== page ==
Self-Care for Caregivers

Caregiver fatigue can be brought on by the physical and emotional demands of caring for a loved one with a serious illness. Learn tips to combat caregiver fatigue here.

Communicating with Your Doctor

The relationship with a doctor is a very personal one, built on communication and trust. In choosing a doctor, the "chemistry" between the two of you must work.

Coping with Chemotherapy

Each person experiences side effects from chemotherapy differently, and different chemotherapy drugs cause different side effects. Learn more here.

Delegation to Help with Fatigue

Fatigue caused by cancer treatment can make it difficult to accomplish even the smallest of tasks. Learn how task delegation can help with this fatigue.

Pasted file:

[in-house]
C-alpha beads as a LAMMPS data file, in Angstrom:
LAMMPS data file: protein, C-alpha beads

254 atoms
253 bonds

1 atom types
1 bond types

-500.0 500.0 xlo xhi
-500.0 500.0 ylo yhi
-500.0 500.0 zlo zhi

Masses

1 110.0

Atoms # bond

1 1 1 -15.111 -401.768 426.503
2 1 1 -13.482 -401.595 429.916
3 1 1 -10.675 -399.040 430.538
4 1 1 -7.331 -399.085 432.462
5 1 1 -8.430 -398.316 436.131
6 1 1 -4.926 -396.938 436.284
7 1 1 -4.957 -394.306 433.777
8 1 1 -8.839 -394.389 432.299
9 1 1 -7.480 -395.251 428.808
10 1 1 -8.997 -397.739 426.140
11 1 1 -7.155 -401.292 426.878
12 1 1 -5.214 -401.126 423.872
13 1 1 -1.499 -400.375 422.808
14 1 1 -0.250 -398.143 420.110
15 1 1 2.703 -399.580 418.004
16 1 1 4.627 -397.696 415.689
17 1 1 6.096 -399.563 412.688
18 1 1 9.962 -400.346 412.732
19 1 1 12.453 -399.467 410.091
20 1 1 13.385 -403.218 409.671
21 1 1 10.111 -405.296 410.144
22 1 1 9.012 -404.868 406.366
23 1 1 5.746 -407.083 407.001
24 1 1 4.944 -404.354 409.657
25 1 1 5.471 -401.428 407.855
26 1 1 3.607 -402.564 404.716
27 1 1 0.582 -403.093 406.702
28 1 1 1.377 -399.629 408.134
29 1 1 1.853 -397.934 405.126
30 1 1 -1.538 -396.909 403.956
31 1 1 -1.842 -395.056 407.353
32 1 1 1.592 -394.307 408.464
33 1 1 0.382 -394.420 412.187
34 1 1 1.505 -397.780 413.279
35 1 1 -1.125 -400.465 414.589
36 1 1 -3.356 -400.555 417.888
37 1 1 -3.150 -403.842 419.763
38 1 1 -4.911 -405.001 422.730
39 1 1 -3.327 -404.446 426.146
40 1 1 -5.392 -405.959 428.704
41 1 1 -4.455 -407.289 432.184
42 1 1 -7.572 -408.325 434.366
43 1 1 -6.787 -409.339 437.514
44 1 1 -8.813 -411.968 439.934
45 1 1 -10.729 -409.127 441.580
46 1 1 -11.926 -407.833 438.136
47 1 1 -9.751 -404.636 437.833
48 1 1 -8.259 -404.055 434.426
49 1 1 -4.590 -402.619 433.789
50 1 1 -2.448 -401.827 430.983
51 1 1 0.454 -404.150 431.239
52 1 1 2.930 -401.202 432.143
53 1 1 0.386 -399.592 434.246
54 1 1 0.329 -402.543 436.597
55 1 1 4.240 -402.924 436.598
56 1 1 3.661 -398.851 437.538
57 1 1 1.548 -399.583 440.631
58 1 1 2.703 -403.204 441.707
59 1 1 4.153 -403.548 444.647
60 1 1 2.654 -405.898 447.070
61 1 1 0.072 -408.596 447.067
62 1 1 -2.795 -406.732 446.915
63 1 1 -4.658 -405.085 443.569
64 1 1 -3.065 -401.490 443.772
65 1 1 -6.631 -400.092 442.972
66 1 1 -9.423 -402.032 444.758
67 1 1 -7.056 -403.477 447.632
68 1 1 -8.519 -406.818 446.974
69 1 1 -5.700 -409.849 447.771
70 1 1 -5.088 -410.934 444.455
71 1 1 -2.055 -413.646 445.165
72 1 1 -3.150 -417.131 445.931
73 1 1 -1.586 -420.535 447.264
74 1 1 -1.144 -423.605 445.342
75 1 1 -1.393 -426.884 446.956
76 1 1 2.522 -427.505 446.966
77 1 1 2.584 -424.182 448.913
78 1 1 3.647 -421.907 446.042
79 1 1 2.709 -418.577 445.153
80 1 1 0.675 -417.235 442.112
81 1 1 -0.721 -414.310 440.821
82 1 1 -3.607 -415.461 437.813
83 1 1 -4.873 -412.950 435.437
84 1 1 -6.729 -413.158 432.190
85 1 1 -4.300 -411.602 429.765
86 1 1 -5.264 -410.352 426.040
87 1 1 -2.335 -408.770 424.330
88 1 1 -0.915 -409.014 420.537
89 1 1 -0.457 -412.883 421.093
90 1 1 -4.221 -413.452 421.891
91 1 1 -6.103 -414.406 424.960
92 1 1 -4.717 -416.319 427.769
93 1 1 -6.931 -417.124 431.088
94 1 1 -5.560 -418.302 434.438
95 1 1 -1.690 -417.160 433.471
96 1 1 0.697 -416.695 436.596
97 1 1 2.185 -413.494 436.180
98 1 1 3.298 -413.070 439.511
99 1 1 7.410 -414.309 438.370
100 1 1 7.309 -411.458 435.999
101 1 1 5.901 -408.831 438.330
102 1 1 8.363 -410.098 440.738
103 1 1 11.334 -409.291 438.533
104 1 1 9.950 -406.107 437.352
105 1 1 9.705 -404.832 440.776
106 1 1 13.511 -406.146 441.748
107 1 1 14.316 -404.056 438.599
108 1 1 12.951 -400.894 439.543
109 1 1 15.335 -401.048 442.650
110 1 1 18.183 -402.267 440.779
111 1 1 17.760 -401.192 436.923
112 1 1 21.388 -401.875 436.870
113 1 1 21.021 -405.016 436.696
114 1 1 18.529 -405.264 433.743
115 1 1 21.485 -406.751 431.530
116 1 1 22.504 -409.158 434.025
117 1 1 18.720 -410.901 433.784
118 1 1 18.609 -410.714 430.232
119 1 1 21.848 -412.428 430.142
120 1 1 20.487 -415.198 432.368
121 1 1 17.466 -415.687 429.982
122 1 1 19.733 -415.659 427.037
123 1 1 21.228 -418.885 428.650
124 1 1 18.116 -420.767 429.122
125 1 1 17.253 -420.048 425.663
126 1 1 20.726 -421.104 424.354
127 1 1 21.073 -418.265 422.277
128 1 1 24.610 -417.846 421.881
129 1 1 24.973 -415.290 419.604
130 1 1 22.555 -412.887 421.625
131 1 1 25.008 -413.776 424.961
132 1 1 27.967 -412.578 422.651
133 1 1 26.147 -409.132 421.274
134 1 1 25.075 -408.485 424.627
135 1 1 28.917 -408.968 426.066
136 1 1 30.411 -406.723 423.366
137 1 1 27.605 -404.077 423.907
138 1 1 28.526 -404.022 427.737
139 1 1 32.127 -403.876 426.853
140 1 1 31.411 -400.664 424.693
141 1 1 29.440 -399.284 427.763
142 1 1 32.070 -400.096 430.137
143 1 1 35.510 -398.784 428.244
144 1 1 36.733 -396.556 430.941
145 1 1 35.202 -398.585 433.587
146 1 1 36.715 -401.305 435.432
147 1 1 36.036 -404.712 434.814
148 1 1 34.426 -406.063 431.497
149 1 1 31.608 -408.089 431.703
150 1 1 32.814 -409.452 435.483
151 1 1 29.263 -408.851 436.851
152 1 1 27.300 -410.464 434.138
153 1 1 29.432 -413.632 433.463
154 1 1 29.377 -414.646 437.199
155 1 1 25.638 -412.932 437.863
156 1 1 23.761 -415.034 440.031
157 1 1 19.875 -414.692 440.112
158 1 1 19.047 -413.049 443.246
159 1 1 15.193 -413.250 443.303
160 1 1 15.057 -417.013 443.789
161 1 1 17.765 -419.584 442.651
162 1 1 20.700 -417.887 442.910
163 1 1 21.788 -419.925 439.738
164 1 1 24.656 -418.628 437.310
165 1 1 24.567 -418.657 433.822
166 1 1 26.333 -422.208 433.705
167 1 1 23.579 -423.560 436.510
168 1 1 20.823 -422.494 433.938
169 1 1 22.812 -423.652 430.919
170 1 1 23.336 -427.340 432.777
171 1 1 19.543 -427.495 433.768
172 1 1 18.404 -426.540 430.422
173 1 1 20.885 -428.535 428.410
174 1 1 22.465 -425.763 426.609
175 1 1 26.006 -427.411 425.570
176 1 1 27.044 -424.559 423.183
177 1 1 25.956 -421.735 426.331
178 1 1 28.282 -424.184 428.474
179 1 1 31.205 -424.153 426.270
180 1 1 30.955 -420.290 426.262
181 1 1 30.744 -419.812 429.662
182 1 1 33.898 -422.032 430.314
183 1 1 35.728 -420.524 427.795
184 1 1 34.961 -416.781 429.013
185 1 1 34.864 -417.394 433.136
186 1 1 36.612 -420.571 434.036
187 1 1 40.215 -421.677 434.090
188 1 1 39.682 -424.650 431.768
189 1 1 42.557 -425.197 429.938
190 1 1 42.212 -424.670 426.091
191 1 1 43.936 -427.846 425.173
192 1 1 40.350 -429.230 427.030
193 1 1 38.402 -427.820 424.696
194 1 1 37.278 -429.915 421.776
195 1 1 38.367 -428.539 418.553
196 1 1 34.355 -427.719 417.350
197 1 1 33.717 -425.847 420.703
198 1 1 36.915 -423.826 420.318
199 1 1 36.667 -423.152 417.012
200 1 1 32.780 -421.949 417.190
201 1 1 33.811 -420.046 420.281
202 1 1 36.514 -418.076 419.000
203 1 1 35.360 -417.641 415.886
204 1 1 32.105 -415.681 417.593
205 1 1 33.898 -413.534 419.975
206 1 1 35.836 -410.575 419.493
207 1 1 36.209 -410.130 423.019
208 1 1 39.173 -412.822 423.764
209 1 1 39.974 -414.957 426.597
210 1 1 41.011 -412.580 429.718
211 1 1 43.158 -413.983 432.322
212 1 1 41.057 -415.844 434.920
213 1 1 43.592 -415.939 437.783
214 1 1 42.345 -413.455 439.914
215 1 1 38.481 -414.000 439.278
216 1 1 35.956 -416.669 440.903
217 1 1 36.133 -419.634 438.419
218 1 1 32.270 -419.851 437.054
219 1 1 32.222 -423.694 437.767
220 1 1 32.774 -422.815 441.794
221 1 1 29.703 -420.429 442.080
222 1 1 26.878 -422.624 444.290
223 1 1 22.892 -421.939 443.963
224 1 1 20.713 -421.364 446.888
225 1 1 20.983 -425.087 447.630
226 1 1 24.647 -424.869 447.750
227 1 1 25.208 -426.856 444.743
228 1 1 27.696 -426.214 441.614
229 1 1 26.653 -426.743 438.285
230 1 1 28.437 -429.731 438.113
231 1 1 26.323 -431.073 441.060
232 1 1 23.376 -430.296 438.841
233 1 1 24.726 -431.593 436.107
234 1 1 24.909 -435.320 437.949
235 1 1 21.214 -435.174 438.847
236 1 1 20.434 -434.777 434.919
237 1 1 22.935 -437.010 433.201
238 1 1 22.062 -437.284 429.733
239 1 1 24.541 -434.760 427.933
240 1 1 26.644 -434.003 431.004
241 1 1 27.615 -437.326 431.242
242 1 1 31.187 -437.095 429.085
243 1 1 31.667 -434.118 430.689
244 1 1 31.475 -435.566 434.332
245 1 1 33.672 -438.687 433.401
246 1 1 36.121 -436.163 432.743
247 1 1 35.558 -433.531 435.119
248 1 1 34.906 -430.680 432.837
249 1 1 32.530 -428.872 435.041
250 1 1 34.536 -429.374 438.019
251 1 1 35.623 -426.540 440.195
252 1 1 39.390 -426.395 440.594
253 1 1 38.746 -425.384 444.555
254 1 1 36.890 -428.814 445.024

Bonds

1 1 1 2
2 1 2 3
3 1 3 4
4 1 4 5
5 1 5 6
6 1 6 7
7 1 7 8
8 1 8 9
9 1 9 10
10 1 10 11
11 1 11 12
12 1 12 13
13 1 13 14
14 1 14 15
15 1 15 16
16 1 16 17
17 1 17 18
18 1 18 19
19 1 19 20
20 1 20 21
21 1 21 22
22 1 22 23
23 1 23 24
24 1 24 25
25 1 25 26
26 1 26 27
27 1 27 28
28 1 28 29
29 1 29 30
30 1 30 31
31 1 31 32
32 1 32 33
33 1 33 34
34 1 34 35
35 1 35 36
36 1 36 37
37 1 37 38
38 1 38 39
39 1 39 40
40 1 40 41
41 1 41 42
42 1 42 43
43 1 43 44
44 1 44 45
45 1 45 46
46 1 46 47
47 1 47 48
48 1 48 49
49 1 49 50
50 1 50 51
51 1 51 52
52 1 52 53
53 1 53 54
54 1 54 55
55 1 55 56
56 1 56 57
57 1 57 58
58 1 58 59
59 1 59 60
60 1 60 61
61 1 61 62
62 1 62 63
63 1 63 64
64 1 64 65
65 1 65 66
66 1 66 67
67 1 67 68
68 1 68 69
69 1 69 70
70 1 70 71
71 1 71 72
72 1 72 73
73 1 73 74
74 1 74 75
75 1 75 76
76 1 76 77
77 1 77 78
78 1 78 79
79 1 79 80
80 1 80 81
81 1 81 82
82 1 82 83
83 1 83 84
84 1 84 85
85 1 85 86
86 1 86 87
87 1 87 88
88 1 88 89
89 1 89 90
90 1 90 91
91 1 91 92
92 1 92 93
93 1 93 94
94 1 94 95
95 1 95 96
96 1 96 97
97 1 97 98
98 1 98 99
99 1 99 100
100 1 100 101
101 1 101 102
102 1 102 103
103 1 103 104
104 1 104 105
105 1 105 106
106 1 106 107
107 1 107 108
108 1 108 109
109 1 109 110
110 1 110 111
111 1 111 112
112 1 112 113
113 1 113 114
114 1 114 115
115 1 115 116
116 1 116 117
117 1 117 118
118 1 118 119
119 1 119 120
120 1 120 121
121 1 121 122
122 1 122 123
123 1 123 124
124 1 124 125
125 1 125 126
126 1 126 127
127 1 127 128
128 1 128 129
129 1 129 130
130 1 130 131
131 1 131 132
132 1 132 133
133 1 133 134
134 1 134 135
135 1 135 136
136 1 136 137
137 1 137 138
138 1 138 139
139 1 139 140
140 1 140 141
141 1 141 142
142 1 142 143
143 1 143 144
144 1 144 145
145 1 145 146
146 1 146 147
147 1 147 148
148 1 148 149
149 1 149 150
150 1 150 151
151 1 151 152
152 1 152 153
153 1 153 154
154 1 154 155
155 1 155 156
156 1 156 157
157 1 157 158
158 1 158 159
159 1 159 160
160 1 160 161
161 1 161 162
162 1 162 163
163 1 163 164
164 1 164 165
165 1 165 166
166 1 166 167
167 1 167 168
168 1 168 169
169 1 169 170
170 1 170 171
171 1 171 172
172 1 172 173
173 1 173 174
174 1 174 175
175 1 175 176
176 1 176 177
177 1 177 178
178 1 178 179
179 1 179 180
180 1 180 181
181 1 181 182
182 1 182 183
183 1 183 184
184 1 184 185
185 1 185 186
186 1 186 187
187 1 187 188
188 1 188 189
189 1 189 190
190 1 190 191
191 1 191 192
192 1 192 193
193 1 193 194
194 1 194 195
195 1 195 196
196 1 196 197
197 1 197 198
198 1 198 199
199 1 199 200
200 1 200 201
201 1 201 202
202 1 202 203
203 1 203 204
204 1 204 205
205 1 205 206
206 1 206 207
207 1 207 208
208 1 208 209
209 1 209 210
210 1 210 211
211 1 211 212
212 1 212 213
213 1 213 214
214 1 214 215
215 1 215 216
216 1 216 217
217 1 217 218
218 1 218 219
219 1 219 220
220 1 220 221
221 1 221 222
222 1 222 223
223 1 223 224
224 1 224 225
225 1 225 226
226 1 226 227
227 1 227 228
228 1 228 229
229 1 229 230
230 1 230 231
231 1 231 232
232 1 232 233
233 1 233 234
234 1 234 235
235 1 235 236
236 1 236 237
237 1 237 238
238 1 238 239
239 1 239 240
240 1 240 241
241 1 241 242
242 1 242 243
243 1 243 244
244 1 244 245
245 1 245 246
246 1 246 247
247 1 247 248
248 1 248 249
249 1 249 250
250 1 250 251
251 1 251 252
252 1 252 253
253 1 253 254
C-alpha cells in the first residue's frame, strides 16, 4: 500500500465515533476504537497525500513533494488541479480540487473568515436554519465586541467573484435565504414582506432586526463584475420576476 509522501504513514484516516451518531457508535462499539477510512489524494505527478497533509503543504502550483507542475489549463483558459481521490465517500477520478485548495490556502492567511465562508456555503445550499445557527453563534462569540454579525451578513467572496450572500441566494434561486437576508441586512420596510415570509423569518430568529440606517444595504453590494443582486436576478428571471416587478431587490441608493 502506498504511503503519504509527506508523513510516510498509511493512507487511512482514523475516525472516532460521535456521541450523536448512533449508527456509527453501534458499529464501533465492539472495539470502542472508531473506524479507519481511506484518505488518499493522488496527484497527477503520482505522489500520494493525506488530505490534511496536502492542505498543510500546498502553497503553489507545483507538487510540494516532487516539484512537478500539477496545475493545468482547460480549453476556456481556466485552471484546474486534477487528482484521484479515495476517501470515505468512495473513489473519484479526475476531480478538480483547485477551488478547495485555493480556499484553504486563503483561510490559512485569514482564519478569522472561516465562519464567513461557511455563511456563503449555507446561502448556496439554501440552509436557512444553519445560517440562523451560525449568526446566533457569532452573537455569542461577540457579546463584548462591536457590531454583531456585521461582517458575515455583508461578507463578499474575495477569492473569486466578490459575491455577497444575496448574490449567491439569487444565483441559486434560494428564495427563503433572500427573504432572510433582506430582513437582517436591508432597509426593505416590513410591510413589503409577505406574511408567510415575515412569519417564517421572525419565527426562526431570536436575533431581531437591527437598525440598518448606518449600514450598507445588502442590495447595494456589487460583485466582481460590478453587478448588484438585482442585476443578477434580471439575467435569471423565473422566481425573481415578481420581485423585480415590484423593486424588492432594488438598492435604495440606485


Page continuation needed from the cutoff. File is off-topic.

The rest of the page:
Nutrition Plans for Cancer Patients Undergoing Treatment

Discover nutrition plans to follow during your cancer treatment. Manage side effects of chemotherapy, like nausea and vomiting, through nutrition.

Managing Your Treatment

Living with or caring for someone with cancer can be a full-time job. Here are some tips to reduce stress and help navigate the disease more effectively.

Nutrition and Coping with Cancer Symptoms

Side effects of cancer treatment may affect your eating pattern, requiring new ways to get the calories, protein and nutrients that you need. Learn more.

Questions to Ask Your Doctor

Your time with the doctor is limited, thus it's helpful to prepare for the visit in advance by prioritizing the questions that are important to you. Learn more.

Resources for End of Life